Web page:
It is not necessary to have read Baker Towers in order to appreciate the strength of the writing on display here, but it certainly helps to have done so in order to get the fullest picture of her players.
Beast and Birds opens the collection in the past. Sixteen-year-old Annie Lubicki is engaged to work in the household of an Upper West Side Manhattan Jewish family in the 1930s. The family has a son whose destiny it is to become a scholar. We are given a servant’s eye look at life in NYC as Annie experiences it on her first time away from home. On a weekend while the adults are away, Annie is charged with caring for the young man. He is unwell and cannot accompany his parents on their trip. He and Annie have developed a relationship that is nothing but sweet.
There are many words for what she’d felt as she watched him sleep, many words in many languages, but the one she knows is longing
Did they or didn’t they?
In Something Sweet, an ironic title, Haigh brings back teacher Viola Peale from BT. She is much taken with a student, a boy who has a natural way with girls, is a gifted salesman who also demonstrates a flair for decoration. He offers her a lemon drop. “It’s nice to have something sweet,” he says. Of course he incurs the wrath of those maybe not so smooth. During the summer visit of a young relation Viola is smitten with a hunky second cousin who is very wrong for her–In a trance of longing, Viola sat on the grass, hugging her knees to her chest–and her desire is harshly rewarded. The young student knows he will never be accepted in the town and looks for a way out. The sweetness here is of the bitter variety.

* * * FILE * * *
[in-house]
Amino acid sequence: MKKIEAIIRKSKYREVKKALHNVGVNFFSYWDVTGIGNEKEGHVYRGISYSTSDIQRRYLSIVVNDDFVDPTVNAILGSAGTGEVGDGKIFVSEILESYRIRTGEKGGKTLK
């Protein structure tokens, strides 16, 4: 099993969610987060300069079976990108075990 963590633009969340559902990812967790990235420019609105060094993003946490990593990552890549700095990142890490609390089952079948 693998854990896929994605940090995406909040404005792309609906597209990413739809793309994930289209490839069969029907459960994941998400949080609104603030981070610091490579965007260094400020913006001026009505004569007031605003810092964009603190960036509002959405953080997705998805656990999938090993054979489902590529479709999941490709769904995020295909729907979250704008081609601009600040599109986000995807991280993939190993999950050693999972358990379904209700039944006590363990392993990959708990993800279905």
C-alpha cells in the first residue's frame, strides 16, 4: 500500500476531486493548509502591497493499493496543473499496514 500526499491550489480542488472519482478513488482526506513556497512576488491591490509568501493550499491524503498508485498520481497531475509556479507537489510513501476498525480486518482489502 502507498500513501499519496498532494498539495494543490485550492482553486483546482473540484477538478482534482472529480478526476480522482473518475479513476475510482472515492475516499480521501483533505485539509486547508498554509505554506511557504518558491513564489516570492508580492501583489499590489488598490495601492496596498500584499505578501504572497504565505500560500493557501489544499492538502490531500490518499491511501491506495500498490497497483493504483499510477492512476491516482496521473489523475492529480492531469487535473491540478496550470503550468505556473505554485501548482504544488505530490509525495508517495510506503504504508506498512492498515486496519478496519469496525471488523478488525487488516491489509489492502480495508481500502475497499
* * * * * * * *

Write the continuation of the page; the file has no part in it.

In Broken Star young Regina has a magical month in the summer of 1974, when her cool Aunt Melanie comes to stay with the family for a spell, and provides a wonderful assist during a time of growth and change. Gina thrives with Melanie’s encouragement but still has concerns about life, and her future, a girl born to a farming family, who is not all that interested in the land, a girl who fears getting stuck.
My uncles…were like all the men I knew then, soybean and dairy farmers who spoke rarely and then mainly about the weather. Yet unlikely as it seemed, I accepted that these men had the power to transform. My aunts had been pretty, lively girls—one stubborn, one mischievous, one coquettish, according to my mother—though somehow all three had matured into exactly the same woman: plump, cheerful, adept at pie making and counted cross-stitch, smelling of vanilla and Rose Milk hand lotion. That I would someday become that same woman terrified me. My only greater fear was that nobody would choose me, and I would become nothing.
Years later, after marrying, living abroad and having written a book, Regina learns a tragic secret about her aunt, and the cost of her own separateness.
A Place in the Sun continues the unfinished story of Sandy Novak from BT. Despite his charm, beauty and certain skills, Sandy has never managed to get or stay ahead. He seems always on the run and has a gambling compulsion. Still, he and his sister, Joyce, maintain some sort of a connection, even if that usually means her sending him money. Trying to straighten up he takes a job at a diner in North Hollywood
She had hired him off the street. Bleary, hungover, he’d wandered in for breakfast after an all-night card game. A sign in the window said HELP WANTED. Can you cook? Vera Gold asked.
He looked down at his greasy plate. Better than this? Sure. You bet.